Balneum Mariae (also known as Mary's Bath, water bath, bain-marie or double boiler) is a process of controlled heating in a pot with liquid, usually water, aimed at heating substances in controlled conditions (in terms of both time and temperature) or keeping them warm over longer periods of time. In fact it limits the maximum temperature of the substance in the main container to the boiling point of the liquid in the second boiler.
As the name indicates, the process has been attributed to he alchemist Maria Prophetissima or Mary the Jewess (3rd c. A.D.) The process was nevertheless known before, during the Roman period for example, and became common in cooking, industry, chemistry and pharmacy.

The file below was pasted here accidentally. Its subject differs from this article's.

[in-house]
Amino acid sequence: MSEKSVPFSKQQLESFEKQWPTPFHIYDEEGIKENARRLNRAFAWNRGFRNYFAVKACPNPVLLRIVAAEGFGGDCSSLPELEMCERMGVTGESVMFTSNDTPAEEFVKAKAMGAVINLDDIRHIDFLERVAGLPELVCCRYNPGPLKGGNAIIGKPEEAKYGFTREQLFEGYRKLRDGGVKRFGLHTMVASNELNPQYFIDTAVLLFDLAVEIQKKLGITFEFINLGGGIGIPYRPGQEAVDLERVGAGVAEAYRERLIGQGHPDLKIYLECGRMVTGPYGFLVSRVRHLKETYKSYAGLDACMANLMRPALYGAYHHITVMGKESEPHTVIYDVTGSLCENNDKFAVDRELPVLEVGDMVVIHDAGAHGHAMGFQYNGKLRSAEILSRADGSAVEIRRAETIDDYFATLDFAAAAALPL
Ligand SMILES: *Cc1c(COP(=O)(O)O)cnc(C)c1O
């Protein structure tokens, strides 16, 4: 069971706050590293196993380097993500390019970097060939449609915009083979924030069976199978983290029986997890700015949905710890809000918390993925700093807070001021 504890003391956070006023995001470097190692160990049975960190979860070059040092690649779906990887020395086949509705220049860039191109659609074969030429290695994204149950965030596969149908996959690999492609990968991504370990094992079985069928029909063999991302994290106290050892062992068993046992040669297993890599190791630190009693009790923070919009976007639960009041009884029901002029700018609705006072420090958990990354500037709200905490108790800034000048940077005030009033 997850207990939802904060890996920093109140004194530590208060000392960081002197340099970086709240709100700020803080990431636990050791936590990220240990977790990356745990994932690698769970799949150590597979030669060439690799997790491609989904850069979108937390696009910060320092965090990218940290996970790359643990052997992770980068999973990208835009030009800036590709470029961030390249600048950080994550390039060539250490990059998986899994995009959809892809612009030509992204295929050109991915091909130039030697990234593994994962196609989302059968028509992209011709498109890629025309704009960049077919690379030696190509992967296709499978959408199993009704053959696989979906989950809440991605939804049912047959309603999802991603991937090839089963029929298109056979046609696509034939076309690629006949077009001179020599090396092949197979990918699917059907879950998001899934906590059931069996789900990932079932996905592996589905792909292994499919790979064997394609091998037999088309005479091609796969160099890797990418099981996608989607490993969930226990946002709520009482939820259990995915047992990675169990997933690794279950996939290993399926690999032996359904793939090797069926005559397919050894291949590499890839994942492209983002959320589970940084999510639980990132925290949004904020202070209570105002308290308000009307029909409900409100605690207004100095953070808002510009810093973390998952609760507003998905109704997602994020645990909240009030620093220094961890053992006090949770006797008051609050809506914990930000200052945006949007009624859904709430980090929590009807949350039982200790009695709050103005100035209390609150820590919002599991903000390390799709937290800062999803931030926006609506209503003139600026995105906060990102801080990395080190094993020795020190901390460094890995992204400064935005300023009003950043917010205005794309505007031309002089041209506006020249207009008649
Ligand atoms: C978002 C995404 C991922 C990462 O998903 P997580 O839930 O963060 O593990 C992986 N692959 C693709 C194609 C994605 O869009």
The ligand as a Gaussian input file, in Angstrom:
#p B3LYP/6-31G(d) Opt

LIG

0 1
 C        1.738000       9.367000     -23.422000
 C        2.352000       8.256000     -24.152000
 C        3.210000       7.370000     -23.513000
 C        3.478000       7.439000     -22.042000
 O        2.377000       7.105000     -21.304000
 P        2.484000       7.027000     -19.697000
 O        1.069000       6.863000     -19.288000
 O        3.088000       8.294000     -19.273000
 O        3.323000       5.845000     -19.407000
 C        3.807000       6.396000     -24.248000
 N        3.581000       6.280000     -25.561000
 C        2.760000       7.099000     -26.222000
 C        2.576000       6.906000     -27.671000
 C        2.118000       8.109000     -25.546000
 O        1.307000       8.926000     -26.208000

|Alchemical balneum Mariae from Coelum philosophorum, Philip Ulstad, 1528|
Discover more about the inter-twined history of pharmacy and alchemy by visiting the temporary exhibition at the History of Pharmacy Collection in Cluj-Napoca.